A Decent Provision is a narrative history of how and why Australia built a distinctive welfare regime in the period from the 1870s to 1949. At the beginning of this period, the Australian colonies were belligerently insisting they must not have a Poor Law, yet had reproduced many of the systems of charitable provision in Britain. By the start of the twentieth century, a combination of extended suffrage, basic wage regulation and the aged pension had led to a reputation as a 'social laboratory'. And yet half a century later, Australia was a 'welfare laggard' and the Labor Party's welfare state of the mid-1940s was a relatively modest and parsimonious construction. Models of welfare based on social insurance had been vigorously rejected, and the Australian system continued on a path of highly residual, targeted welfare payments. The book explains this curious and halting trajectory, showing how choices made in earlier decades constrained what could be done, and what could be imagined. Based on extensive new research from a variety of primary sources it makes a significant contribution to general historical debates, as well as to the field of comparative social policy.
Table of Contents
Contents: Introduction; The pauper in the New World: on not having a Poor Law; The mixed economy of colonial welfare: faith, self-help and charity; The veterans of labour: old age pensions; The Commonwealth laboratory; 'The duty of a nation': a parallel welfare state for veterans; The failures of the 1920s: maternalism and national insurance; The Depression; National insurance, 1938-1939; Unfinished business: Labor's welfare state, 1941-1949; Conclusion; Appendix; Bibliography; Index.
Associate Professor John Murphy, School of Historical and Philosophical Studies, The University of Melbourne, Australia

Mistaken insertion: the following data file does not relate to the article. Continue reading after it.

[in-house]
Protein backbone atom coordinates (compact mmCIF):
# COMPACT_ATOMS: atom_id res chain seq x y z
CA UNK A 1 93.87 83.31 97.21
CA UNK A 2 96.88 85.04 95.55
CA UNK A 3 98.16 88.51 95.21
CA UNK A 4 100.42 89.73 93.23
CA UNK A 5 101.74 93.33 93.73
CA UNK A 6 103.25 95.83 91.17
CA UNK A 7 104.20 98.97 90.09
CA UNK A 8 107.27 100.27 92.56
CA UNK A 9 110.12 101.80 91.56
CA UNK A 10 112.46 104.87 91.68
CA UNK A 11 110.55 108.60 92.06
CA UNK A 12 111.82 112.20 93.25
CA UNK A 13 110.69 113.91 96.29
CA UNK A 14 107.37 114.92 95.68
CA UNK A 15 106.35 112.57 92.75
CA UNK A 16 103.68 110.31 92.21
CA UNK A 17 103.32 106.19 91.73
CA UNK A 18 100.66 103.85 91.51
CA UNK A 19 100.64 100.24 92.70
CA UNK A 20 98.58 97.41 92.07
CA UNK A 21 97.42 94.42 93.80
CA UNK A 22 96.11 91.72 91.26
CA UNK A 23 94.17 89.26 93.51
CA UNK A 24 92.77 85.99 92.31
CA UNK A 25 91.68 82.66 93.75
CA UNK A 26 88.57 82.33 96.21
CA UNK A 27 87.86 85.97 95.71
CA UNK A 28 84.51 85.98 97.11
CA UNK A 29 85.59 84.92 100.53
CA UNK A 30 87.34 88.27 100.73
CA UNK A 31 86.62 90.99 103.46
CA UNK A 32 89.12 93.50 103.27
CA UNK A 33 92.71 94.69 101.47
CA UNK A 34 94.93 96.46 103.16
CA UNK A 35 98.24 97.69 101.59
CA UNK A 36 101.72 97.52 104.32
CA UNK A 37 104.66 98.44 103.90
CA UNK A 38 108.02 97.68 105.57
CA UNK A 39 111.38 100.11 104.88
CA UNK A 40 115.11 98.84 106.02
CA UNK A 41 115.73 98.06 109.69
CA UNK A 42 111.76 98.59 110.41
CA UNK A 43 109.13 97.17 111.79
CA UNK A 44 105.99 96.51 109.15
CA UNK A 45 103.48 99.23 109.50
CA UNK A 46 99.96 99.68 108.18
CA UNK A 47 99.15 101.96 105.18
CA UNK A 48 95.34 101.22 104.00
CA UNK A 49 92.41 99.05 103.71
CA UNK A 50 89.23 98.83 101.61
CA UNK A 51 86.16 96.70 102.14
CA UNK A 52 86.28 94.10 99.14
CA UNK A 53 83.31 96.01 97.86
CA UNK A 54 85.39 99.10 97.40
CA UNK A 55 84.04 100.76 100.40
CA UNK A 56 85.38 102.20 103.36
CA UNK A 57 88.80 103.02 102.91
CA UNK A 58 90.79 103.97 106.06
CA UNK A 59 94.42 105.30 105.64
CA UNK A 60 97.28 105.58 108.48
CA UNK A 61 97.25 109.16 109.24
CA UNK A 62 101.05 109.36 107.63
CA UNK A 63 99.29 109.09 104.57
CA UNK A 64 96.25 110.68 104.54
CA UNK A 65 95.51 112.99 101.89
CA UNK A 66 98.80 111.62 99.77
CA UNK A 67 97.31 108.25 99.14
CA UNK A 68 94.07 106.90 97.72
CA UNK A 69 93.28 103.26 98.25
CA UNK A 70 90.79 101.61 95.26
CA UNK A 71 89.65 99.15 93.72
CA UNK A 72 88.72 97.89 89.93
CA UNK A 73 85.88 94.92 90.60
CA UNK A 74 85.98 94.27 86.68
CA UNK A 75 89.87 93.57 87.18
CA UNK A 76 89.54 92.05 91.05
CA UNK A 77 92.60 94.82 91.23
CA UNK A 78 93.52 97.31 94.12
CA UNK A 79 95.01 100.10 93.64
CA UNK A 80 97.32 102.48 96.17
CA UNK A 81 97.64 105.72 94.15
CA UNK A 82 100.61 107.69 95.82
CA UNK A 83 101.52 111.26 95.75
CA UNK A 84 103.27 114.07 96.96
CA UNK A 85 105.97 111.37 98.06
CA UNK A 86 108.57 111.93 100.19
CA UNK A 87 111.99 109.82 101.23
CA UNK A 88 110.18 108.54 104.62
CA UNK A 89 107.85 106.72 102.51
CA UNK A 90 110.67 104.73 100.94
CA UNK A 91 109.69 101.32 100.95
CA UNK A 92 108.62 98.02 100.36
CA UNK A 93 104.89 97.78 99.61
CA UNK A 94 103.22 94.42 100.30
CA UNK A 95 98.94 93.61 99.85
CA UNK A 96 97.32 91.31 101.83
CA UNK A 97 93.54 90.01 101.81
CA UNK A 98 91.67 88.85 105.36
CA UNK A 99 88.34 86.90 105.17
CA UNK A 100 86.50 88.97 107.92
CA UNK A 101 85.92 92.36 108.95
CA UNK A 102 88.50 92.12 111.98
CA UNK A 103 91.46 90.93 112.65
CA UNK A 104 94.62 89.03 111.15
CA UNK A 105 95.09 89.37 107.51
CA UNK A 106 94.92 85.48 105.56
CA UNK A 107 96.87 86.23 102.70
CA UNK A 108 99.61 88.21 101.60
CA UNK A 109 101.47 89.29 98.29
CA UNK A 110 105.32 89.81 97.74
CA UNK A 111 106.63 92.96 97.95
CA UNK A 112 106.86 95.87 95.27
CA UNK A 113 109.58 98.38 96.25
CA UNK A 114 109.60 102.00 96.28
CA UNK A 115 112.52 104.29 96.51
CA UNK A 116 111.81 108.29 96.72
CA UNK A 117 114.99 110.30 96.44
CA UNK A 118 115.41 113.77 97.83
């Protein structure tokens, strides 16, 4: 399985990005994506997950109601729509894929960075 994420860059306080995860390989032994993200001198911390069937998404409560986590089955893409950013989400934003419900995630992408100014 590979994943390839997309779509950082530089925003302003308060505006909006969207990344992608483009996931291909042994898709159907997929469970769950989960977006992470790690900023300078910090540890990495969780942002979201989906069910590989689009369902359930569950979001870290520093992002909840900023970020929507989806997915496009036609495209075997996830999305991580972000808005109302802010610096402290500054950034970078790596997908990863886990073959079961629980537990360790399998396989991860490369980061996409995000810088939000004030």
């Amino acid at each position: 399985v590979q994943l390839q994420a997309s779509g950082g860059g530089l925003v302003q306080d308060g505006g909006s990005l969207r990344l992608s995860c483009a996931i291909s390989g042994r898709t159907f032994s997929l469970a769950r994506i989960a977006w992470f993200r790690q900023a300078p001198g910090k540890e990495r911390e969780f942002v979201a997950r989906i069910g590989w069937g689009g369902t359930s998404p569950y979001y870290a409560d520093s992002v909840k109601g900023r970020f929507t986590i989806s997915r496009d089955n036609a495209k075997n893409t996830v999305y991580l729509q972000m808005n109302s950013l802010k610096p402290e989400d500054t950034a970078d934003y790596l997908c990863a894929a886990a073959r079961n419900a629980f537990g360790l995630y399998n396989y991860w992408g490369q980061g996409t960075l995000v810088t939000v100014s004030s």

'What could have been a book solely for a narrow audience of specialist historians and policy wonks, actually makes for engaging reading for anyone with an interest in the development of the Australian nation.' Australian Policy Online ’It is to be hoped that A Decent Provision makes its way speedily into teaching and research, and indeed policy-making.’ EH.NET 'This is an excellent narrative history of the development and implementation of Australian welfare policy from the late-nineteenth to the mid-twentieth century... This will be a valuable resource for students and scholars of Australian social policy as well as others interested in transnational developments during the period.' Australian Journal of Politics and History 'This book succeeds admirably as a work of synthesis that also draws importantly on primary documentation to tell a story of Australian experience to a wider world audience.' Australian Historical Studies 'For non-Australian readers, in particular, the second significant benefit of this excellent investigation of Australian welfare policy during the colonial period and the first half-century after Federation is the comparative perspective it affords.' Labour History Review '... Murphy has made a welcome contribution to the literature on the welfare state. He reveals the importance of Australia’s unique experience with social policy and provides a meaningful case-study of more wide-ranging trends within welfare legislation and practices.' English Historical Review 'This is an impressive book. It is both an excellent history of the Australian welfare system and an insightful reflection on the relation between that history and the welfare system today. It is a book that you recognize has been written by an expert in the field - presenting its description of the main contours of history and bringing out its main themes with a clarity that can only come from detailed research and extensive thinking.' Enterprise and Society '... extreme